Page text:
On Design Thinking
I’ve been re-reading Daniel Cook’s article on Design Testing lately, specifically this bit:
“Cowboy Designers: Copy cats with a hip attitude
[…] They shoot from the hip when it comes to decisions, relying on their own finely tuned sense of ‘fun’ to design systems and create requirement docs. This sense of ‘fun’ is typically built up after internalizing the gameplay of dozens of similar game titles.
Such expertise works well when you create a clone or focus on the later layers of the game design where you can’t do much damage. Adding the 101st ‘designer inspired’ Pokemon is about as risk-free as adding the 100th one. Subtle, oh so well crafted variations on existing themes are the bread and butter of a cowboy designer. The ‘I could build it better’ syndrome that drives many game designers is not only a contributing factor to the stagnation of innovation but is actively encouraged by most game publishers as a means of reducing risk.”
You can read more about this here:
Cook then proceeds towards explaining the risks of this approach and comes up with a solution that justifies the title of his article.
While this conclusion is interesting, what strikes me is how accurate this articulation frames my experience so far, specifically concerning projects and people I have worked on.
We all tend to become cowboy designers the more experienced we become, perhaps out of pure commodity. It’s easier to lean into your cosy, safe know-how experience rather than embracing a risky, thought-provoking approach to design that might contradict what we know.
So the question becomes: How do your articulate a method for a design that does not lean into a previous experience?
How do you take a problem, break it down and manifest a solution that is not a cliche rooted in a previous experience?
If I had to reflect on my process, I would have to say that I try to add as little experience as possible.
Perhaps letting the process reveal itself gradually instead of leaning into a set of clear, rigid intentions.
This is a photo that jumped at me on Pinterest. The brutalist architecture and the general ambience stimulated my curiosity.
I have a love affair with Dioramas and depictions of street life. I feel like these kinds of snapshots encapsulate figments of world-building. The trams, the cars, the people on bicycles, the commute, the busy crowds, the architecture, the street signs all contextualize a world that draws you in and makes you wonder:
- How would this look, feel, play if reconstructed with modern technology?
So as long the curiosity for reconstructing these vibes can drive the creative process, there is a chance that moving from a blank slate towards a very complex starting point is possible without having to rely on previous design experience.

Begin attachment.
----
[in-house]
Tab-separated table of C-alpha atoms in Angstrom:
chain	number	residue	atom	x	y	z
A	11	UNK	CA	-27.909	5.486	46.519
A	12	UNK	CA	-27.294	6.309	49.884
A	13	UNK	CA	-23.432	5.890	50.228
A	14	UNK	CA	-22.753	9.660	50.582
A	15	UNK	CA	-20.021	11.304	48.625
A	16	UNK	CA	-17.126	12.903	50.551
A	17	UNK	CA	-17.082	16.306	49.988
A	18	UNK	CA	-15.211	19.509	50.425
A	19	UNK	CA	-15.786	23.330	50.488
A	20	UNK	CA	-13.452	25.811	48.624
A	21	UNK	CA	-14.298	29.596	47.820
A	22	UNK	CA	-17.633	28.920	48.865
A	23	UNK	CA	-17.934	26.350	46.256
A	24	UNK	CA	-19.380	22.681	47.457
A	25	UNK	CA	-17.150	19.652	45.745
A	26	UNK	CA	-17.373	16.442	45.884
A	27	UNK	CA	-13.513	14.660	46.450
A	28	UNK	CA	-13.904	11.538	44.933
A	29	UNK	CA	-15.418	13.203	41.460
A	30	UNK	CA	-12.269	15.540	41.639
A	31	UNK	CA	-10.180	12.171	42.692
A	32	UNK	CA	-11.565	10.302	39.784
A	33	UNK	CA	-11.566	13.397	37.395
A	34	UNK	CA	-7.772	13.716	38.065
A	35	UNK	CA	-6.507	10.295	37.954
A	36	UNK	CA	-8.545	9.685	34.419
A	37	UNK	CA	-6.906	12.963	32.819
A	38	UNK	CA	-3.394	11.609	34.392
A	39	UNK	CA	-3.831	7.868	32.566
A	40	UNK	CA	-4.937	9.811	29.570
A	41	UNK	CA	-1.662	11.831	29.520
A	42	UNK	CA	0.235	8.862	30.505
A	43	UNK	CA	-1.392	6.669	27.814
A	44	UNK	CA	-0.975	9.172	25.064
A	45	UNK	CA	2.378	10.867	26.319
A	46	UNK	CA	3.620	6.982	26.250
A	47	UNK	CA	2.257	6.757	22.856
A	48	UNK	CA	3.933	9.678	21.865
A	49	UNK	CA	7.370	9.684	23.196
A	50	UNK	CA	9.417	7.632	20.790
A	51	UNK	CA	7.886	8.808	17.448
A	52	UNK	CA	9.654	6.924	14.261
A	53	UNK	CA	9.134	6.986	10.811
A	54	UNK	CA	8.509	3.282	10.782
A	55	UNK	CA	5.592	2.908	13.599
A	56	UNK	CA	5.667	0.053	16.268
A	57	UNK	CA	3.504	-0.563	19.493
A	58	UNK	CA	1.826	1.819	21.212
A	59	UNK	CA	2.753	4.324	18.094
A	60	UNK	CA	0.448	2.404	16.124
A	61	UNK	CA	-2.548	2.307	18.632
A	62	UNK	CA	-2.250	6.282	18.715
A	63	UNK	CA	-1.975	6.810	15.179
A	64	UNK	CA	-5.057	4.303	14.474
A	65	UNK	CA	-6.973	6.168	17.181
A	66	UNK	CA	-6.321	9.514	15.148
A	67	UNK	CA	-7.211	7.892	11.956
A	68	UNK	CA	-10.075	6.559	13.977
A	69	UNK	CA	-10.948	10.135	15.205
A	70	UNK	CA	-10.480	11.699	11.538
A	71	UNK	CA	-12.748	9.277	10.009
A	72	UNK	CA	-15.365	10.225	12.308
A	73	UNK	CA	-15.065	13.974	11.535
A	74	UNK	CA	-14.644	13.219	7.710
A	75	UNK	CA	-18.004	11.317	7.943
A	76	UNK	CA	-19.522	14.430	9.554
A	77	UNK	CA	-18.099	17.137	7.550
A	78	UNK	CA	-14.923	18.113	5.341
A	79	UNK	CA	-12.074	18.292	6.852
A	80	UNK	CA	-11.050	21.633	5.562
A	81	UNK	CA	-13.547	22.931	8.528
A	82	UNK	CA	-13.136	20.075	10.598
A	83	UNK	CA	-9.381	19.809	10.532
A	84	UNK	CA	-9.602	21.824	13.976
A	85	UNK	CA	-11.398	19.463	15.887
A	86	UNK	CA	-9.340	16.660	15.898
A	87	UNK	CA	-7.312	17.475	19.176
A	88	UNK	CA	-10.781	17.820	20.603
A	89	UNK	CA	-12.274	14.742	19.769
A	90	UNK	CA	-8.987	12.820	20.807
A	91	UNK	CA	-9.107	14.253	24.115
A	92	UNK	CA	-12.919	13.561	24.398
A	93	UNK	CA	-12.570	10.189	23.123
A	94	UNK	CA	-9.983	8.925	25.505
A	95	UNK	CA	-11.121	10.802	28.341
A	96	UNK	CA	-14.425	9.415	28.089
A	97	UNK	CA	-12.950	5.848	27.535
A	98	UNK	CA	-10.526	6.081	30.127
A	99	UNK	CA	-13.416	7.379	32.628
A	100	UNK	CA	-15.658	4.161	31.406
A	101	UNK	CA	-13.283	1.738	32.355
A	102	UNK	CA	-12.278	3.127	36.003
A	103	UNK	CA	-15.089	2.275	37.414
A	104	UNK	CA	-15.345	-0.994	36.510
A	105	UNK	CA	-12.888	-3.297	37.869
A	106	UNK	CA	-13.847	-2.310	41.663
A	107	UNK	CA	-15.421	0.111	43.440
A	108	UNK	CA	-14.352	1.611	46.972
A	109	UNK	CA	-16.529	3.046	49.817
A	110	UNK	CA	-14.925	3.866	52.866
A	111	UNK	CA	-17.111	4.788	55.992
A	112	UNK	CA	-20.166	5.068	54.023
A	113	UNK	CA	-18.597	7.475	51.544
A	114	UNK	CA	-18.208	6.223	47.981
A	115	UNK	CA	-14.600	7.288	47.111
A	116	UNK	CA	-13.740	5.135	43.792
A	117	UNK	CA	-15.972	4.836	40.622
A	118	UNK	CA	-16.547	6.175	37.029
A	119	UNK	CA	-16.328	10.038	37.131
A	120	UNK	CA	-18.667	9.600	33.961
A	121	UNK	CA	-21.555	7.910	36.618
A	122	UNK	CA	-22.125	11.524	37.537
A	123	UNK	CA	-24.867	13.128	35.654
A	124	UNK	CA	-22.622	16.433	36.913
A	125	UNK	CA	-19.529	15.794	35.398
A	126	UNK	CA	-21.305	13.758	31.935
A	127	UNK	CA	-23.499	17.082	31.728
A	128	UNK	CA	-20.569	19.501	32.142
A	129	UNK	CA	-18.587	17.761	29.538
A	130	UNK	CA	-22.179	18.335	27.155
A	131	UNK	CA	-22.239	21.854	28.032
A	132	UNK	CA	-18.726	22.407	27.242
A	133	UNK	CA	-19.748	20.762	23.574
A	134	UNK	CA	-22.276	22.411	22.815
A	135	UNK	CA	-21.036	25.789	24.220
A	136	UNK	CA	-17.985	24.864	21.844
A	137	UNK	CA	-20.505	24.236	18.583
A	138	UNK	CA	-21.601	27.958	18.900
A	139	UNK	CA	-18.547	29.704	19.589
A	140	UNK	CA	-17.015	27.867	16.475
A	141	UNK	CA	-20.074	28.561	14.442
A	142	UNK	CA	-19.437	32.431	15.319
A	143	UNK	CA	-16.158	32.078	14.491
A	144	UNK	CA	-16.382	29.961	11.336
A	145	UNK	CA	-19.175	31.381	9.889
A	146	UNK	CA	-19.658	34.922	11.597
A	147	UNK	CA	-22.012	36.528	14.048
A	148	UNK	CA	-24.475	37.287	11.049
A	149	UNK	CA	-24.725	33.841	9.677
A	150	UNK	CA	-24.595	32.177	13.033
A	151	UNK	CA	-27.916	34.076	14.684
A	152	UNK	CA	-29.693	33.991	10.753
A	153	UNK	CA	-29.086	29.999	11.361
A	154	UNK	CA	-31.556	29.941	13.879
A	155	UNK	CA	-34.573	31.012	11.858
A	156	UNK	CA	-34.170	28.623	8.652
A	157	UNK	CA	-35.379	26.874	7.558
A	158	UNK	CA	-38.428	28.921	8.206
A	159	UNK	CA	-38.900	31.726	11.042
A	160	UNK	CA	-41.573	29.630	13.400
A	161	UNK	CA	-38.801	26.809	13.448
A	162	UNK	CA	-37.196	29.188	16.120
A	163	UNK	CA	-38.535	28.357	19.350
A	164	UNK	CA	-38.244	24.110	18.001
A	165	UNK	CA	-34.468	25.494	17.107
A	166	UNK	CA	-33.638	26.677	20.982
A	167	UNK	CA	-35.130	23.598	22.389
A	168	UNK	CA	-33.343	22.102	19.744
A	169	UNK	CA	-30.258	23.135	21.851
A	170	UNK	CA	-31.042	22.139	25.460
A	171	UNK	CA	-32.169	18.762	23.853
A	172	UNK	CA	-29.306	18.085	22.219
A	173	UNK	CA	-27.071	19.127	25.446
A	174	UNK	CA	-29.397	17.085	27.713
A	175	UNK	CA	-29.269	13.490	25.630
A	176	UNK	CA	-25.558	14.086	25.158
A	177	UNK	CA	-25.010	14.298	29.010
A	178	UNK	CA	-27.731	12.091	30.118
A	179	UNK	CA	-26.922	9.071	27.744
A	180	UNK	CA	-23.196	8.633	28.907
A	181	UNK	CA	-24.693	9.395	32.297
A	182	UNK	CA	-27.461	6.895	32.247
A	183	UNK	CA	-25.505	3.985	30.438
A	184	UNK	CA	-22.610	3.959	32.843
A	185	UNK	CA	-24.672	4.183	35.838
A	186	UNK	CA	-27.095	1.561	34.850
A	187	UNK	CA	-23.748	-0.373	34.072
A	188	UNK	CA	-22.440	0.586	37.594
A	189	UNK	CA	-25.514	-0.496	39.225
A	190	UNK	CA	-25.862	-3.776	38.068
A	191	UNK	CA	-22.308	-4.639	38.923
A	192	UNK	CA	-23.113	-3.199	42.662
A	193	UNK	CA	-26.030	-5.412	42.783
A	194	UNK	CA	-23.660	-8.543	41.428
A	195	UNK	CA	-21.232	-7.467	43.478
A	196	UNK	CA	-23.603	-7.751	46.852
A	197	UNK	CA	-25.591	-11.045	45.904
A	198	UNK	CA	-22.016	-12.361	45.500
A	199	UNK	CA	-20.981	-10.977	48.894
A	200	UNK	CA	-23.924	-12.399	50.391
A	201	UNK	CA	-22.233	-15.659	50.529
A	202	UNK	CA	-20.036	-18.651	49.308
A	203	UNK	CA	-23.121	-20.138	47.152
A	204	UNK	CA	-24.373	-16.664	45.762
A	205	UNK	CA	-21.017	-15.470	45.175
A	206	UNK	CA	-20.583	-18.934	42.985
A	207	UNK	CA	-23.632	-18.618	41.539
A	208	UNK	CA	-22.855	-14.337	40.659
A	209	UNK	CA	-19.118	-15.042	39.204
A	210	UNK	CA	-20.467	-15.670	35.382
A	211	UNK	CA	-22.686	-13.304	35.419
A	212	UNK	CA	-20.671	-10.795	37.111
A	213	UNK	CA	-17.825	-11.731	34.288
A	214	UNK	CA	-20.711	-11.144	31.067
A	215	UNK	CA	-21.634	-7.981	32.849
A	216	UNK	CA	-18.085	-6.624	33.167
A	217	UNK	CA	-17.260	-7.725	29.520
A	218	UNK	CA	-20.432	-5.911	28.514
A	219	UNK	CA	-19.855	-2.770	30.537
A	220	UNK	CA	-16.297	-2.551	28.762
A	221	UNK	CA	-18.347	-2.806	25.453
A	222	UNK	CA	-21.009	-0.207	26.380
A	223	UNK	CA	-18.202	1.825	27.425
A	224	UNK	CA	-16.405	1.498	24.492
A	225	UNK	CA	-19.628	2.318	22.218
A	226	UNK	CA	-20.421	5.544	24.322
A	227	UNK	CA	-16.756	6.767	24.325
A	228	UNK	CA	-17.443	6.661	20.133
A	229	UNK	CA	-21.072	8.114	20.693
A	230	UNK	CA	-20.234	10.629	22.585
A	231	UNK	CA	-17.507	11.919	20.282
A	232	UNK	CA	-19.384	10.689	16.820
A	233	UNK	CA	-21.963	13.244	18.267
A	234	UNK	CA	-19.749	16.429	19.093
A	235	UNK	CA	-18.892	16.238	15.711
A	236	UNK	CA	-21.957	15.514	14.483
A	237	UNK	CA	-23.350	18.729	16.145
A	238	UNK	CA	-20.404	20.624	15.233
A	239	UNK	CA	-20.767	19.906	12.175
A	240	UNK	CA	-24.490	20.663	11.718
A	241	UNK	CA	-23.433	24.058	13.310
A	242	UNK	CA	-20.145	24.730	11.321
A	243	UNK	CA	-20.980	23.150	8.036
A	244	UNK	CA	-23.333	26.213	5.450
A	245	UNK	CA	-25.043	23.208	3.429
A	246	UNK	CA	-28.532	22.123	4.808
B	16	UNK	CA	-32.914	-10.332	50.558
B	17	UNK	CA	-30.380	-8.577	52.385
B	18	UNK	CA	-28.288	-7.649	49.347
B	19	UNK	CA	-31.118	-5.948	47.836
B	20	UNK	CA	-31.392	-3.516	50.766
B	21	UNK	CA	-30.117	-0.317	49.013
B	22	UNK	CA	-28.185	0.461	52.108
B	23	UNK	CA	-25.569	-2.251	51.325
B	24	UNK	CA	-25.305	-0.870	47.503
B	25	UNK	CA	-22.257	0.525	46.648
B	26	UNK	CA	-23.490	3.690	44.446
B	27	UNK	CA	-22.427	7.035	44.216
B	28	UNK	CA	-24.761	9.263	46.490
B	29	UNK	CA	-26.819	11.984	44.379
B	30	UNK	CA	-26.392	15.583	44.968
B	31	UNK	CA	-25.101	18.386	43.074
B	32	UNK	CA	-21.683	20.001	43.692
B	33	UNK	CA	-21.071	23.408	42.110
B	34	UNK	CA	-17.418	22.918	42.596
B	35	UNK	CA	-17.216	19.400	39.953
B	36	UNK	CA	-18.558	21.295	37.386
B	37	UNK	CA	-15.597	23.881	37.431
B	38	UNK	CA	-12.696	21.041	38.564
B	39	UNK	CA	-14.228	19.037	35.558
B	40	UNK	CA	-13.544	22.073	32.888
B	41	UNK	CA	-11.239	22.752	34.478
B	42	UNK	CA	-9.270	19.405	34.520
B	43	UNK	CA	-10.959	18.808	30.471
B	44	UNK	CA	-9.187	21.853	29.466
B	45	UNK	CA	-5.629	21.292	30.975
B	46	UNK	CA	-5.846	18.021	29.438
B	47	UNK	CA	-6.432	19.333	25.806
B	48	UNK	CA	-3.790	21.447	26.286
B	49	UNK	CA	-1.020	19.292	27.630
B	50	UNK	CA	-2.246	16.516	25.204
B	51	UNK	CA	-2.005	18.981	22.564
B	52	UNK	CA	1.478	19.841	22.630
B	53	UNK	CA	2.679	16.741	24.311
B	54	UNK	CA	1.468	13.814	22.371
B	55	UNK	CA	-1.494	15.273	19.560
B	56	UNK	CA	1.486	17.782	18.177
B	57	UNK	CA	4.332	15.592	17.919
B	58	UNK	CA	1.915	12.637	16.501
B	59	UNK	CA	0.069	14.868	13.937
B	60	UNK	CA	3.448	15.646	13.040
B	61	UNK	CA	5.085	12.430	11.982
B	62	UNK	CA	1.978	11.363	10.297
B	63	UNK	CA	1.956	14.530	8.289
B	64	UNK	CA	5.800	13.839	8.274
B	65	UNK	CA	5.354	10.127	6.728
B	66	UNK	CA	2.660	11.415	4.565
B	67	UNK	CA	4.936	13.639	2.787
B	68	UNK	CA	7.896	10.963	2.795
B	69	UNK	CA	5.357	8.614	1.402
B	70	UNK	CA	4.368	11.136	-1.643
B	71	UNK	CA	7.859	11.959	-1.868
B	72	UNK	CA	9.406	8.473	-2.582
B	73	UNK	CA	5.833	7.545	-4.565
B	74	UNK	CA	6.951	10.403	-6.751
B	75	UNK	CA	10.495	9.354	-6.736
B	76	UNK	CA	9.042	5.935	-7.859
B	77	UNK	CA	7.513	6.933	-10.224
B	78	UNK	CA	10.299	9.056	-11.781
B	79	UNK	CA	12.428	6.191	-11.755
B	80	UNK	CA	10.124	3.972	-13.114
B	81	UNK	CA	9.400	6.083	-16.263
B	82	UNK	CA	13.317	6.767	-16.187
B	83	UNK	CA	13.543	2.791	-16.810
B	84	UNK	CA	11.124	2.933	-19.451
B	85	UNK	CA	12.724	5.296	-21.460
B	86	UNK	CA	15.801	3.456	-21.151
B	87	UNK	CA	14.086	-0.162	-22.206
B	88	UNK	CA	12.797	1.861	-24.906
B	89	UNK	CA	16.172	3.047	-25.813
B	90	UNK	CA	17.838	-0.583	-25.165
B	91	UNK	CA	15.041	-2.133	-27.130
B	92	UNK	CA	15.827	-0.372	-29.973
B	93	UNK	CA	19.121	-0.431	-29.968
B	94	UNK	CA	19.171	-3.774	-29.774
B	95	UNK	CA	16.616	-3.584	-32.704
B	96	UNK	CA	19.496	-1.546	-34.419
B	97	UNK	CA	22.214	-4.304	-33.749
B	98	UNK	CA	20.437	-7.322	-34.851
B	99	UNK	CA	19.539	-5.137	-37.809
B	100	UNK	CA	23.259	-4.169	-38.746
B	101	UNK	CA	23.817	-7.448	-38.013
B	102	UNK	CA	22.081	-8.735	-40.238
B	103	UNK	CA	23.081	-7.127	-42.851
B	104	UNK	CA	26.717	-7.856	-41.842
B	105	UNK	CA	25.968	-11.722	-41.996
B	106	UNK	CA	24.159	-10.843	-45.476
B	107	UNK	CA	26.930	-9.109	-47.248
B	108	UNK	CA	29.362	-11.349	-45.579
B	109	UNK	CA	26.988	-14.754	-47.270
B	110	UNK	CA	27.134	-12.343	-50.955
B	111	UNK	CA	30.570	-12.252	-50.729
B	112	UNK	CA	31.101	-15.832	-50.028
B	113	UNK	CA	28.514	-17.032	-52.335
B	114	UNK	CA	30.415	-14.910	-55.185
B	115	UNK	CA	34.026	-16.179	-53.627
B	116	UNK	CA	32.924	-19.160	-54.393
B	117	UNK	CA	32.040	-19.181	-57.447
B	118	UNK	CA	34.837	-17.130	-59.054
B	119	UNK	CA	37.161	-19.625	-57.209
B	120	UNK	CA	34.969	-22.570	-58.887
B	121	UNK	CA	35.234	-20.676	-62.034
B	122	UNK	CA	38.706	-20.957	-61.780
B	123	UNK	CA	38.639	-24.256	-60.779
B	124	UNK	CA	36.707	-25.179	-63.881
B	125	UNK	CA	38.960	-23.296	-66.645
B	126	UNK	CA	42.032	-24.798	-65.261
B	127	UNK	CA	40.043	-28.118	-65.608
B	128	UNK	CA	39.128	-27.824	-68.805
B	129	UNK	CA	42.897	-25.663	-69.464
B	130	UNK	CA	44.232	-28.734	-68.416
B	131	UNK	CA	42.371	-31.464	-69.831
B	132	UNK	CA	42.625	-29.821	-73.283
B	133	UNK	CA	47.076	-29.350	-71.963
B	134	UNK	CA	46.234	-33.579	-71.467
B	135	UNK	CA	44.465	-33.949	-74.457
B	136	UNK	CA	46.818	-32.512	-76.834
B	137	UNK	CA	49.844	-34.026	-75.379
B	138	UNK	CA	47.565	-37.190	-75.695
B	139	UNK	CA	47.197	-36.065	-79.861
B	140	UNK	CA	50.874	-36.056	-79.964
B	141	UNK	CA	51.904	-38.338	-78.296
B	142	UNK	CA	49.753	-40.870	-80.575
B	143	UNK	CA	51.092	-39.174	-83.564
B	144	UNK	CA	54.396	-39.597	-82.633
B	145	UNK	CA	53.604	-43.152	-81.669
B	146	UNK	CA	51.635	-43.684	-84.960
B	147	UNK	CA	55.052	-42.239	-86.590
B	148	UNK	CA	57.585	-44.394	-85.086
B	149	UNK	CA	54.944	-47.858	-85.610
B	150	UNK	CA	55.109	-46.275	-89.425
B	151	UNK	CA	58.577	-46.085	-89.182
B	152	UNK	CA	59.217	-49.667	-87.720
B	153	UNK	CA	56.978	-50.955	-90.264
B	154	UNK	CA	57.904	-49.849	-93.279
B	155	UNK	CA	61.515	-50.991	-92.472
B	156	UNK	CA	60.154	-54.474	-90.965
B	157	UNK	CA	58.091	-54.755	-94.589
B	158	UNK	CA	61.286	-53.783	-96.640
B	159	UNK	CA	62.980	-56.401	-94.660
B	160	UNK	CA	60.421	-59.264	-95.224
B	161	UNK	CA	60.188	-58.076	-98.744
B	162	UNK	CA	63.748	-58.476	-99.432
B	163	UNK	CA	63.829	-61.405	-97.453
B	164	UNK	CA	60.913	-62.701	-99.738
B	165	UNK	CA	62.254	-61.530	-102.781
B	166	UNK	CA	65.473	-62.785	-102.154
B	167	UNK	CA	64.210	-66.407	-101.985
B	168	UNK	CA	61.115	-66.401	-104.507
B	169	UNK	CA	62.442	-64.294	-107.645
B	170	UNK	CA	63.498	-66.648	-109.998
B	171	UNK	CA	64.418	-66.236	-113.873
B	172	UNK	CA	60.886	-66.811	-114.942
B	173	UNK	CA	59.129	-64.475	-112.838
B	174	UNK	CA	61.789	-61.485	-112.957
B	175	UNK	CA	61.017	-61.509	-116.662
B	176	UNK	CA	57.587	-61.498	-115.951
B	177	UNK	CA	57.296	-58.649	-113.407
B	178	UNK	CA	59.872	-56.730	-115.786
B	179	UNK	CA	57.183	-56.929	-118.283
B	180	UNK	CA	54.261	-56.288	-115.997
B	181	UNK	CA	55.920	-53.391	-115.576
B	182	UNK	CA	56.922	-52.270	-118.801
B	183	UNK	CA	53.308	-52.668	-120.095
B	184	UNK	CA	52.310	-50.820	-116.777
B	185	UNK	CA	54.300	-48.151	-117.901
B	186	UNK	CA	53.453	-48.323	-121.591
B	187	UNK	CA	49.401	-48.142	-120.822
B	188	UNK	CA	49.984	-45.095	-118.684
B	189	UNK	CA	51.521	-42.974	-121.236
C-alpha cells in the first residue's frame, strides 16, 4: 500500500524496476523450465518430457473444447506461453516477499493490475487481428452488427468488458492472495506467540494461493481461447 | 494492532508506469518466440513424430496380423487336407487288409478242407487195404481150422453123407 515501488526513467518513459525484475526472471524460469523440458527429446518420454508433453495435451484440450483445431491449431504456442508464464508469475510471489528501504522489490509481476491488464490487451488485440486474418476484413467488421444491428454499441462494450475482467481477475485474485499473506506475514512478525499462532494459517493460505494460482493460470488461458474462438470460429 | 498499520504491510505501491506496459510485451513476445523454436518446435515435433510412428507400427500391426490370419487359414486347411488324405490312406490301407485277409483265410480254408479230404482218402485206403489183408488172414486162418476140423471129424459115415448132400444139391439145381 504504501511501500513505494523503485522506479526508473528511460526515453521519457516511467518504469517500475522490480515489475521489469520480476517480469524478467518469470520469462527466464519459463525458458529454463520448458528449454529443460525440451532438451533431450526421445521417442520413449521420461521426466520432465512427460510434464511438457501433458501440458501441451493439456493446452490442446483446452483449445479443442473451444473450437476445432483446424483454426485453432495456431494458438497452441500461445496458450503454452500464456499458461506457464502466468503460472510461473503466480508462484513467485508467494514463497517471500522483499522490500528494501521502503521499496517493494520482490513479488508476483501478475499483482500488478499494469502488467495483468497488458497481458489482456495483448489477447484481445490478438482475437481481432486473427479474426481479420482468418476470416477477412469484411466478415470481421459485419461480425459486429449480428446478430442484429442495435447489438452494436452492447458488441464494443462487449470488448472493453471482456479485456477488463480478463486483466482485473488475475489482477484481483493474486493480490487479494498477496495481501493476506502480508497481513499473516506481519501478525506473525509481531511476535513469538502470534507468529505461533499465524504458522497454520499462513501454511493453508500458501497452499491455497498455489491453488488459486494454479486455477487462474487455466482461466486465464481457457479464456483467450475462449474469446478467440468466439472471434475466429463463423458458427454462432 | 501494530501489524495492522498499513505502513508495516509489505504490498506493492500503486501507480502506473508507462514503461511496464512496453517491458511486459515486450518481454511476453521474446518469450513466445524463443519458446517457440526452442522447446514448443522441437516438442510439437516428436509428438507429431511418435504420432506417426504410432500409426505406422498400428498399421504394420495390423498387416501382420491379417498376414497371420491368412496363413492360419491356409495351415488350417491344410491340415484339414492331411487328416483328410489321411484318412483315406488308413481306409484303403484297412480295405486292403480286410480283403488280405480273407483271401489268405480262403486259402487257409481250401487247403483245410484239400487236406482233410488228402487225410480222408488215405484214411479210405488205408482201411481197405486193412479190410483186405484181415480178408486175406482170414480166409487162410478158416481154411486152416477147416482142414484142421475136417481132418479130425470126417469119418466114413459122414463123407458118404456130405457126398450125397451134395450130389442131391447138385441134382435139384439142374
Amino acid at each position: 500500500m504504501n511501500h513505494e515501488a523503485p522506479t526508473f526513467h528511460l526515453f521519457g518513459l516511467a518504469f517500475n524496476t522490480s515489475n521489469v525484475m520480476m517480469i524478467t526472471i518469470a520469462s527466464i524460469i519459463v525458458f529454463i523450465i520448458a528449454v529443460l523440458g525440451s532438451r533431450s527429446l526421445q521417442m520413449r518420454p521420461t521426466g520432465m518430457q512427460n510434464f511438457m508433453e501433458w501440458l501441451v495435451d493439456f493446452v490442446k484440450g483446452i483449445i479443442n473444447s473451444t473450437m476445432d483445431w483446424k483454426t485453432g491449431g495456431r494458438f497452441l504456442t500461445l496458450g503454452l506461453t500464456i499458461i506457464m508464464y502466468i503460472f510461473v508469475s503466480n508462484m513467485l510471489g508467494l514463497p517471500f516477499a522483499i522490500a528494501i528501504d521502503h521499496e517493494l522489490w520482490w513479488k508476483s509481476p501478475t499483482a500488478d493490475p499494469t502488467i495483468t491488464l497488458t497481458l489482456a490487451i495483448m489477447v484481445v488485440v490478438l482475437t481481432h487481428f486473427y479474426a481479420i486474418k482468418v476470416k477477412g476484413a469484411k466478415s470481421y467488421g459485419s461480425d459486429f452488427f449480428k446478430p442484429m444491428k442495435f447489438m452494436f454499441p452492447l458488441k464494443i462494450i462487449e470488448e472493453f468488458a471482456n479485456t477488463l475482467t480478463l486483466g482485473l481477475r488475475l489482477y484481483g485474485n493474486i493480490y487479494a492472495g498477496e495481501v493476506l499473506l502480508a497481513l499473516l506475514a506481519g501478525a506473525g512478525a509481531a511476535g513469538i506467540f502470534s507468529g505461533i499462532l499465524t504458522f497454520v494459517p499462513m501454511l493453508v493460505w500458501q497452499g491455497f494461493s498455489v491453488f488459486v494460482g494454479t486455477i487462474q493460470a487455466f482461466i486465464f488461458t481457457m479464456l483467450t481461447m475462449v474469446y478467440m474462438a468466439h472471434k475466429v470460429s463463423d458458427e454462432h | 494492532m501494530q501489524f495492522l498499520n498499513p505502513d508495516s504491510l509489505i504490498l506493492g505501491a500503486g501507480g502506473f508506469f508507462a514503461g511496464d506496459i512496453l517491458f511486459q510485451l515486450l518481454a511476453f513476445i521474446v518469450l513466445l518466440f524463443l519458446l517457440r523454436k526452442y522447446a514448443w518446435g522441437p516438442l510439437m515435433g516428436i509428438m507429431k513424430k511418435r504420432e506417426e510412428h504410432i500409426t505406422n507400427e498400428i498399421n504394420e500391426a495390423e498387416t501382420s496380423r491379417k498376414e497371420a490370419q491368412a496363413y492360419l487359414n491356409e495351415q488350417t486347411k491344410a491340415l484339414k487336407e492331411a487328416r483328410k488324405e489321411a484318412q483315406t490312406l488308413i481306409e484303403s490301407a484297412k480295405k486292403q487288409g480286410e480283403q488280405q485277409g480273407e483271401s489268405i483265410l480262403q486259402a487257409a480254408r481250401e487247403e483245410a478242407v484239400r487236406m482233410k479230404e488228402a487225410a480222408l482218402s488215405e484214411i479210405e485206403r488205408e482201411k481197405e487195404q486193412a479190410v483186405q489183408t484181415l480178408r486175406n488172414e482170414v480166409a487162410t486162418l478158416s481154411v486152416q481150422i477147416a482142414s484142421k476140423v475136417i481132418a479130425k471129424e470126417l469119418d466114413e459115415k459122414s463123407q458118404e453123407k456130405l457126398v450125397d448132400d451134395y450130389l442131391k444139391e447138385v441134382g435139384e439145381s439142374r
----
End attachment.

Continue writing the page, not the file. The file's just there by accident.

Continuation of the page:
All you need to do is look for things that excite you and try to find a way to bring these snapshots into a more palpable creative environment.
One thing that excites me to the extremes every time I watch it is Ian Huberts talk on Wold Building in Blender.
Obviously, Ian’s approach is gung ho and chaotic, catered for quick scene creation for movies, but it speaks to me through the fantasy of perfect, unhindered creation flow.
There could be many being said about perhaps the tools used and the medium being replicated on the screen (blender, city building, etc.), but there is an undeniable appeal to such a hint of a method.
Perhaps the lack of method, the chaos of jerry-rigging together an experience that can be sold and bought without being disputed is what tickles my fancy.
So I go on google maps, and I look at Berlin Alexanderplatz, and I really look.
A couple of years ago, I remembered some crafty data miners who stumbled upon a blackout map of berlin in Mafia 3.
At this point, I am itching to start designing. To start defining, constructing and iterating on tropes, regardless of what the context is, this is where I need to restrain myself, to put myself out of my experience.
Specifically because I am looking, but I am not seeing. Designing at this stage would not make the space any favours.
If we plan on capturing the spirit of the place, the Genius Loci, looking is not enough. We need to understand what we are seeing. We need to list it; we need to look in-depth at what these elements are, what function they serve, what history their drive, and the world logic behind them.
If there is a rule that needs to be respected here, in most cases, it is:
- If you are struggling to justify it, it’s probably not going to work, so don’t bother. Focus on the obvious things.
- If you don’t think it’s interesting, it probably isn’t, so don’t bother.
By defining an inventory of spaces, utilities, historical tropes, etc., a deeper, more concise vision of the world, you are building starts to crystallize. If documented properly, it becomes context, and if you have read my blog for a long time, you will know that context is king.
In professional environments, this translates into a master feature list that holds all the world-building data and subsequently translates into design recipes that the LD or LA team can transmute into game spaces inside the world, thus giving it both depth and width.
So if we take a step back, perhaps this is where experience comes into play. The know-how is tied to the planning phase. The glue that keeps everything together when nothing exists yet.
And then we start building, grey blocking, illustrating, looking for tropes, making and transforming the space.